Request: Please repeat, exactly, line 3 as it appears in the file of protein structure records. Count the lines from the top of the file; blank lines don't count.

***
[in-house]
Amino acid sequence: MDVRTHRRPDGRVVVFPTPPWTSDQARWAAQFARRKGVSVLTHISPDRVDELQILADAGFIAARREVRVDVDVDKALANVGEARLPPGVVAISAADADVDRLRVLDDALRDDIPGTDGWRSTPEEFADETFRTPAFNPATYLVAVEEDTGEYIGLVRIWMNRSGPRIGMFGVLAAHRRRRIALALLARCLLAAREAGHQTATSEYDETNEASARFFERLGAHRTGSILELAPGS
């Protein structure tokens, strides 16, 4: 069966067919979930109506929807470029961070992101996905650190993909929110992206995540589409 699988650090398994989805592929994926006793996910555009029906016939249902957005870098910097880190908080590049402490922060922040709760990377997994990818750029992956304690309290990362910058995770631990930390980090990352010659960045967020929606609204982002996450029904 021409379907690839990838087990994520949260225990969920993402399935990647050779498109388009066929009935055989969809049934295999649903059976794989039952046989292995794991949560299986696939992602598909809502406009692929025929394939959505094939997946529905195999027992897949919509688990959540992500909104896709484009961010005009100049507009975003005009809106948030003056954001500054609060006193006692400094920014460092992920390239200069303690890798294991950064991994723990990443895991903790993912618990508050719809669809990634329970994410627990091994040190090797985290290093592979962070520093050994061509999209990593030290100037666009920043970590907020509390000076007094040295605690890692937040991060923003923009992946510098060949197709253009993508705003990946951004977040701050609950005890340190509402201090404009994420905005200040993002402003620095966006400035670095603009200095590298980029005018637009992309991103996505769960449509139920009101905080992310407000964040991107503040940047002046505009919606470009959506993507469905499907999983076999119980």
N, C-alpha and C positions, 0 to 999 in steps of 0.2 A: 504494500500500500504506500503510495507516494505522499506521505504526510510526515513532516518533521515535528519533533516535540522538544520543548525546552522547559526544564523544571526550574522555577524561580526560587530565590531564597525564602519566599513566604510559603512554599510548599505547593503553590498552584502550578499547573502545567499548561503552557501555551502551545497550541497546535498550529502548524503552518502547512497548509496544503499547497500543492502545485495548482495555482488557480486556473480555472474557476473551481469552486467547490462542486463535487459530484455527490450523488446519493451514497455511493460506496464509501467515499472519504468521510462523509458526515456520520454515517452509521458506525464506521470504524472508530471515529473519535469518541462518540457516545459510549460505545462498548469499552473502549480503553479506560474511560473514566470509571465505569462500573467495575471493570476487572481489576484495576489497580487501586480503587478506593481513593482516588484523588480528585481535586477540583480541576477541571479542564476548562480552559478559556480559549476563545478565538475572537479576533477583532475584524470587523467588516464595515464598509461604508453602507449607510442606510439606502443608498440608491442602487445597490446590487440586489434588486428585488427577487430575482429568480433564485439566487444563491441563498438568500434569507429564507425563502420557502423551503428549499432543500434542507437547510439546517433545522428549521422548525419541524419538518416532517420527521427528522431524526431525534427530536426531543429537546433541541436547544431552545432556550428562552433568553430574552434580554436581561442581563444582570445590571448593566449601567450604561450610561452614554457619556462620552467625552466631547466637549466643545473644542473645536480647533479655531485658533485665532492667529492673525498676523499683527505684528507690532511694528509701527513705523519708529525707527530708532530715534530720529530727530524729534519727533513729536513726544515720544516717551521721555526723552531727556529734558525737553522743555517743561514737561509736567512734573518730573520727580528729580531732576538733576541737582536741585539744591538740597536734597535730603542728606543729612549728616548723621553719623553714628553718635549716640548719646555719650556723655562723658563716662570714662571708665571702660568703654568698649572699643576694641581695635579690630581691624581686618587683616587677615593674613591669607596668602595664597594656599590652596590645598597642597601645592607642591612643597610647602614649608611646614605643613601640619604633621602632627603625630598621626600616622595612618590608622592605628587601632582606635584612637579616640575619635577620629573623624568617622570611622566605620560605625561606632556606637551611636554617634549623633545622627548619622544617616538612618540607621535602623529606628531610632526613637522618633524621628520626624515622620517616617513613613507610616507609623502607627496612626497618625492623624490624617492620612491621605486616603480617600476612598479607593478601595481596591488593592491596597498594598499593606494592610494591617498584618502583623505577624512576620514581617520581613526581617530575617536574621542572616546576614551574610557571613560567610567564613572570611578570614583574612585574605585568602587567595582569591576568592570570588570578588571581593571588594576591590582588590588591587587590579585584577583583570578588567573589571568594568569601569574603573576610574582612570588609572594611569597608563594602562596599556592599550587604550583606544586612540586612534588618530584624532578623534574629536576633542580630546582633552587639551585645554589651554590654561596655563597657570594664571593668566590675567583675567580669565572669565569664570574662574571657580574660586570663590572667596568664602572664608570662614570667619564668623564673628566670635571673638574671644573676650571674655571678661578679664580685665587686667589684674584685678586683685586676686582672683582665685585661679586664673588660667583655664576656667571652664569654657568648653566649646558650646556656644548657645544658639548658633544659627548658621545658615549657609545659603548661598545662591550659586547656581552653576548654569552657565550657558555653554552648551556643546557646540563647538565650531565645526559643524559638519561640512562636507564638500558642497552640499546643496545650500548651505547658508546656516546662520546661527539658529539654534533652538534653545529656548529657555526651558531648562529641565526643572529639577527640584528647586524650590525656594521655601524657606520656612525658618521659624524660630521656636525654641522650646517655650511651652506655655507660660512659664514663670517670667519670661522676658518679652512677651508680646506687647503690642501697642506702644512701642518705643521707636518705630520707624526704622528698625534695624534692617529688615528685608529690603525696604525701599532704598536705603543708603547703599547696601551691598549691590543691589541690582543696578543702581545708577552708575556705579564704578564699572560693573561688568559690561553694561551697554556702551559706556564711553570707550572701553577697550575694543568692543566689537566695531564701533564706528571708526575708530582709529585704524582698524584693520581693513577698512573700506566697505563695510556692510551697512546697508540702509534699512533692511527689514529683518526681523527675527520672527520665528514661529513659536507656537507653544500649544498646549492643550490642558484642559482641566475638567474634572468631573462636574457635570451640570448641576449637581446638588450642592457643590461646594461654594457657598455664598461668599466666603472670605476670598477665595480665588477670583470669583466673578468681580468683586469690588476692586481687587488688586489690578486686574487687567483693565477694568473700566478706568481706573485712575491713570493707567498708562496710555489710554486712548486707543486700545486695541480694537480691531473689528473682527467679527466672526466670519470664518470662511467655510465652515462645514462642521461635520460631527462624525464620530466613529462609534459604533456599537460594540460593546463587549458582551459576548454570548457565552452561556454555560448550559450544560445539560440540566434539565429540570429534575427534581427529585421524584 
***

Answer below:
């Protein structure tokens, strides 16, 4: 069966067919979930109506929807470029961070992101996905650190993909929110992206995540589409 699988650090398994989805592929994926006793996910555009029906016939249902957005870098910097880190908080590049402490922060922040709760990377997994990818750029992956304690309290990362910058995770631990930390980090990352010659960045967020929606609204982002996450029904 021409379907690839990838087990994520949260225990969920993402399935990647050779498109388009066929009935055989969809049934295999649903059976794989039952046989292995794991949560299986696939992602598909809502406009692929025929394939959505094939997946529905195999027992897949919509688990959540992500909104896709484009961010005009100049507009975003005009809106948030003056954001500054609060006193006692400094920014460092992920390239200069303690890798294991950064991994723990990443895991903790993912618990508050719809669809990634329970994410627990091994040190090797985290290093592979962070520093050994061509999209990593030290100037666009920043970590907020509390000076007094040295605690890692937040991060923003923009992946510098060949197709253009993508705003990946951004977040701050609950005890340190509402201090404009994420905005200040993002402003620095966006400035670095603009200095590298980029005018637009992309991103996505769960449509139920009101905080992310407000964040991107503040940047002046505009919606470009959506993507469905499907999983076999119980």